The benefits of hospital mergers are called into question in unpublished findings from a study into links between clinical outcomes and patient numbers.
The research, commissioned by the cooperation and competition panel, found only a “weak relationship” between clinical outcomes and numbers of patients treated at trusts. The finding calls into question the common assumption that merging trusts into bigger organisations will benefit patients.
Trusts should focus on the specific benefits of their merger - what benefits are they going to bring to bear to ensure that patients are better off from this change?
Panel director Andrew Taylor told HSJ: “It’s very difficult for people to rely on a general argument that says ‘we’re going to lead to lower costs or [better] patient outcomes [by merging]’.
“People really need to make their own case when it comes to a merger. They have to explain how they’re going to do things better.”
Presenting the findings at the Nuffield Trust’s annual health strategy summit two weeks ago, Mr Taylor said the findings demonstrated the “problem in realising the benefits of mergers”.
The research, carried out by the York health economics consortium, will be used by the panel as a “conversation starter” with trusts that are considering merging.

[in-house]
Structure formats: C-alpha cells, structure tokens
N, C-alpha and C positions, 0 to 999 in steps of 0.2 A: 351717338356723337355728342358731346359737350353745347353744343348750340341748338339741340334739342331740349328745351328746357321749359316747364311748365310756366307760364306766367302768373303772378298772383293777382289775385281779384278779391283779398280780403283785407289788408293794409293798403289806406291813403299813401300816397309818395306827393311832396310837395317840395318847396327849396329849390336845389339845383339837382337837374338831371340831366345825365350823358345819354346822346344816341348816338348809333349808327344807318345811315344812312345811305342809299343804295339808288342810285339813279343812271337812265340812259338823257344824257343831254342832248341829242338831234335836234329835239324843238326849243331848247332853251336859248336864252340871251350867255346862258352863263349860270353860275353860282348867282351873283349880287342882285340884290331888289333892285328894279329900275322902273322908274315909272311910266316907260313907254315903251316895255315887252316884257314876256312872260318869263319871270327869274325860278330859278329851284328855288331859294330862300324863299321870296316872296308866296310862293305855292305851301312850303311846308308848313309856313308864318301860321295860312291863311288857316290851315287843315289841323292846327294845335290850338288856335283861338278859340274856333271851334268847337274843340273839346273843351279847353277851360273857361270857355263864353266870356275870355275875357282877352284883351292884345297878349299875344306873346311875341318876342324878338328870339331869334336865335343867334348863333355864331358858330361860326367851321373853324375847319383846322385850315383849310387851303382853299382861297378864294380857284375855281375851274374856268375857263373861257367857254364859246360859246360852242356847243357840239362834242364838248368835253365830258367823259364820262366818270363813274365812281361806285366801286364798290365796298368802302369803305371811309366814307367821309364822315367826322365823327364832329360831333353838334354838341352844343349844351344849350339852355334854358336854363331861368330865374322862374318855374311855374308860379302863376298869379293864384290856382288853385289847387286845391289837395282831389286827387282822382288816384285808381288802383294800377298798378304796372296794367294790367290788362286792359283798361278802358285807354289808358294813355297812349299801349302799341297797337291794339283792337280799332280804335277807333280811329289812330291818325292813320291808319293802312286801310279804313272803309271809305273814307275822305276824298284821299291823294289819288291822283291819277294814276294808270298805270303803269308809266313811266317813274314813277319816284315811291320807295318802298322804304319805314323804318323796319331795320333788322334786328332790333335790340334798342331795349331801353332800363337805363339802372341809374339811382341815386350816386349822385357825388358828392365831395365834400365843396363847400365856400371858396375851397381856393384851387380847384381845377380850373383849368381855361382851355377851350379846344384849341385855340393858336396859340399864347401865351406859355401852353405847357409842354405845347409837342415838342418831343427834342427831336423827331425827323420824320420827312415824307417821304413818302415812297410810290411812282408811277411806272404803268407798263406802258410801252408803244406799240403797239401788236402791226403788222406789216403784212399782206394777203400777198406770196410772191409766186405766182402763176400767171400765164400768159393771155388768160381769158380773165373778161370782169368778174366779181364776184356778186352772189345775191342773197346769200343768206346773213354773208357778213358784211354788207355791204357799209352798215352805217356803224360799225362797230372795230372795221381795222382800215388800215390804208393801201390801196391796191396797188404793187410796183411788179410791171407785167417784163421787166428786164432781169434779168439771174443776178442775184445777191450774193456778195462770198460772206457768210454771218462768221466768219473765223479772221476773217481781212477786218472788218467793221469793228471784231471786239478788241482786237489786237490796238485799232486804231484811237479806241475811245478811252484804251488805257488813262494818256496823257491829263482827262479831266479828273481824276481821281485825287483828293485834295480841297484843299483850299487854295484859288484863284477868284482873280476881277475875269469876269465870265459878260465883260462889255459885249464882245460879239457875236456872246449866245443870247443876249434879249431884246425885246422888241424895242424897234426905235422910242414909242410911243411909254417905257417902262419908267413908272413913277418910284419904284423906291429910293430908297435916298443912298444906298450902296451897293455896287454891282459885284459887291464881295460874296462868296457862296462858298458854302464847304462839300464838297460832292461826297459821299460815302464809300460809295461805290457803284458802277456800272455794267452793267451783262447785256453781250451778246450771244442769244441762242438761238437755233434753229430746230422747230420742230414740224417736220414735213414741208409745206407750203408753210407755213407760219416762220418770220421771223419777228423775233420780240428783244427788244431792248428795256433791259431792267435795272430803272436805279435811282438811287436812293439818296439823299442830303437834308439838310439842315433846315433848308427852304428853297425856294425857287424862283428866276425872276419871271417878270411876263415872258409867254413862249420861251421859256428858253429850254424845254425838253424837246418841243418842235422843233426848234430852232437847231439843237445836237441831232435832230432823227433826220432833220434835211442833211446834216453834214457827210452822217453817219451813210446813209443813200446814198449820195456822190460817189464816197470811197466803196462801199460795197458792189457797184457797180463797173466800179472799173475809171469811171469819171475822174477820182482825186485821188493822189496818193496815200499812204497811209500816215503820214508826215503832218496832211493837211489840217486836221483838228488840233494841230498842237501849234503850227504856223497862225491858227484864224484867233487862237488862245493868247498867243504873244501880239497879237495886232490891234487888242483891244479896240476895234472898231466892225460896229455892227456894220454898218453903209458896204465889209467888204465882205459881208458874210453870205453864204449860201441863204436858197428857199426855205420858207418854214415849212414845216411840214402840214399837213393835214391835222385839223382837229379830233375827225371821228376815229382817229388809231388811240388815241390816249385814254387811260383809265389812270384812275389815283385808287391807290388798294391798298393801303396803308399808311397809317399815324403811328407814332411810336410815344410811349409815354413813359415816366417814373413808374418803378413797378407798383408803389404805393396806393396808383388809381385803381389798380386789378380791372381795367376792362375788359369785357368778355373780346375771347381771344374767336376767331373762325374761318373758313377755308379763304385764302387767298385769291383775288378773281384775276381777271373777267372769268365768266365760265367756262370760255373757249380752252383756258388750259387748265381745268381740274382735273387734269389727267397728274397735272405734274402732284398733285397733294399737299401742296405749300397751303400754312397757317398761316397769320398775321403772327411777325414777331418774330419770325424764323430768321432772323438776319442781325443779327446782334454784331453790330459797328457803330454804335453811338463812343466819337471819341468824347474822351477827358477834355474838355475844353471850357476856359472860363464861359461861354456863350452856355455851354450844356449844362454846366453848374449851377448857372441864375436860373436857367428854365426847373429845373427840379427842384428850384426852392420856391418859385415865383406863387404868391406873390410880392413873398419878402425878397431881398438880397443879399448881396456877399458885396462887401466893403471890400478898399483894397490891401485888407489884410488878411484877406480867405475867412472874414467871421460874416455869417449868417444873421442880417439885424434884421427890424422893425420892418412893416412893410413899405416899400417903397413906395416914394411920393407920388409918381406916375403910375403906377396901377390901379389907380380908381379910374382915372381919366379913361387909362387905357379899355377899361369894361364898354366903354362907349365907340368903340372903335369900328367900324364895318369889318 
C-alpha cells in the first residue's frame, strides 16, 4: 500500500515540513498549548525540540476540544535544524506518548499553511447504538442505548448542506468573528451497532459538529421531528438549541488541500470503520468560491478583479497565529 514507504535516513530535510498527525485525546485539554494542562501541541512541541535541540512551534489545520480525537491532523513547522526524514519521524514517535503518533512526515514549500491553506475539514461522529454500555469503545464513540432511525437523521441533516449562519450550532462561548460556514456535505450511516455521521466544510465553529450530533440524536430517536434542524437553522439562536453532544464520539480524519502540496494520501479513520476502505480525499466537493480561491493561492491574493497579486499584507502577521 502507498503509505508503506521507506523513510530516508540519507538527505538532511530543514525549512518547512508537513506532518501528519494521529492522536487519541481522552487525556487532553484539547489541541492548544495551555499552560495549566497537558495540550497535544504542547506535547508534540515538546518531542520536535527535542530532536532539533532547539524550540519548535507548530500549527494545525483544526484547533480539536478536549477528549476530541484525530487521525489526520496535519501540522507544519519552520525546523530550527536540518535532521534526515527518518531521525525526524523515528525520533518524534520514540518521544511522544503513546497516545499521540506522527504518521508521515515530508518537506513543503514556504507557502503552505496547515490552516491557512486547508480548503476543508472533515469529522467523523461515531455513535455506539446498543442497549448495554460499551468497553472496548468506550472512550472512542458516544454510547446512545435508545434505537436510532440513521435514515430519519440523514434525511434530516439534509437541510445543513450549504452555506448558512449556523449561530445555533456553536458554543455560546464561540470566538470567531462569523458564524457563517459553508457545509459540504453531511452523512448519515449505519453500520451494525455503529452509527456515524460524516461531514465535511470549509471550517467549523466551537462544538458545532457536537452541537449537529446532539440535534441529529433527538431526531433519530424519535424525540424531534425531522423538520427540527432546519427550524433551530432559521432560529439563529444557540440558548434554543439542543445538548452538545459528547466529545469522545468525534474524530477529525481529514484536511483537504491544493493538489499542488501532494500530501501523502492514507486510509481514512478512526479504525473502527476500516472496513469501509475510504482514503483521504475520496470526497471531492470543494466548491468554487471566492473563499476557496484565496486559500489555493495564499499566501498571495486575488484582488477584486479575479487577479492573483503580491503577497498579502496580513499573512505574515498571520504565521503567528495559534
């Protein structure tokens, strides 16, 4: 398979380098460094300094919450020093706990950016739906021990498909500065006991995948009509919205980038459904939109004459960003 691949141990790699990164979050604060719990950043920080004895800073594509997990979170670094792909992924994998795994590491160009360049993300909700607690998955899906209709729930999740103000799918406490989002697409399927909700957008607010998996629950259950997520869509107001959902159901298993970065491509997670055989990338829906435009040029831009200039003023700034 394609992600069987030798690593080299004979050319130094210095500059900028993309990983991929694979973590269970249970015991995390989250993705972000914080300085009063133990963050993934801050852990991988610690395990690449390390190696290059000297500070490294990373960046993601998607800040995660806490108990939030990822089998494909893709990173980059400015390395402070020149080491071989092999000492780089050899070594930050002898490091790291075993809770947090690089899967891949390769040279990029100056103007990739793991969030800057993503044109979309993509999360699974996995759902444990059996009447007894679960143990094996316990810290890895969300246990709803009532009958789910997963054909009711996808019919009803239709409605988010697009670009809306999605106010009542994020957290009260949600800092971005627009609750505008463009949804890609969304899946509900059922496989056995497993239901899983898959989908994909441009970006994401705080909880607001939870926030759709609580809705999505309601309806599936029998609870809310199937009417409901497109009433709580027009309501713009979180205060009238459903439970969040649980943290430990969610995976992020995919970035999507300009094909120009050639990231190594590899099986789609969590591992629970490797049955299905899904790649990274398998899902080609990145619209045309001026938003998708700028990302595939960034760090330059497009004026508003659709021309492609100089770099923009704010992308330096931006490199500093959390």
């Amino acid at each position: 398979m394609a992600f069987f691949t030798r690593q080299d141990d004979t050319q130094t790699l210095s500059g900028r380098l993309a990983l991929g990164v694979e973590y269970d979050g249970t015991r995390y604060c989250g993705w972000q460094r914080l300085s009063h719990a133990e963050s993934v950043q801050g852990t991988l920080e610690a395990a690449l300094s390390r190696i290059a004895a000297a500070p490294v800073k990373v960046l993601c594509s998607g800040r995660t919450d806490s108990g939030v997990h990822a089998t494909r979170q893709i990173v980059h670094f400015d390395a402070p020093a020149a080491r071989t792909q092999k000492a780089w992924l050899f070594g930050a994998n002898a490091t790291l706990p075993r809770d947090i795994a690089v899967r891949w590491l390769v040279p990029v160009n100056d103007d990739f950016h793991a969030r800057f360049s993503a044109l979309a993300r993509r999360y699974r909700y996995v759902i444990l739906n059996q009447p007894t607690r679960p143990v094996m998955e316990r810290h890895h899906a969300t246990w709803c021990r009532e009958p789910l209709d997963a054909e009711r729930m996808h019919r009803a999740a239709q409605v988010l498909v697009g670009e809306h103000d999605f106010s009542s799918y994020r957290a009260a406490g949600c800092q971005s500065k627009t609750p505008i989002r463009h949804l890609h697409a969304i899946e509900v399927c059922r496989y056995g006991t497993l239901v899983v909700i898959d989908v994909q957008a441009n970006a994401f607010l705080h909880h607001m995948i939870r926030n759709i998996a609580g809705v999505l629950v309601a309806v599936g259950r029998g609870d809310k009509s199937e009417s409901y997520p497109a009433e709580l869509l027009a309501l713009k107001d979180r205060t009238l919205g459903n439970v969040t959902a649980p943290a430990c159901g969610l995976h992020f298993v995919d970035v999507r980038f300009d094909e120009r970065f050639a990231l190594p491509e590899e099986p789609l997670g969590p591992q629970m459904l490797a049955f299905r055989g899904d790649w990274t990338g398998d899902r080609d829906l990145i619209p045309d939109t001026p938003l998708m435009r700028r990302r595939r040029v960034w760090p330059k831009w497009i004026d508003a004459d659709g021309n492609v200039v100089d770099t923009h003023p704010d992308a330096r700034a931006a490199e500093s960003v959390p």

Mr Taylor said: “Trusts should focus on the specific benefits of their merger - what benefits are they going to bring to bear to ensure that patients are better off from this change?”
Future discussions with trusts about mergers are also likely to consider whether the changes will encourage the transfer of management techniques from one hospital to another.
Analysis does not seem to show that larger hospitals are more efficient or have a lower cost base than smaller hospitals, Mr Taylor said. The panel is carrying out its own work into the financial benefits of mergers.
Mr Taylor said previous research has shown mergers have had no positive impact on recruitment and retention of clinical staff and can affect service delivery due to a loss of managerial focus.
A survey of 300 US hospital mergers concluded few involved the service consolidation necessary for significant cost saving, and improved service coordination was rarely achieved.
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Hospital merger benefits questioned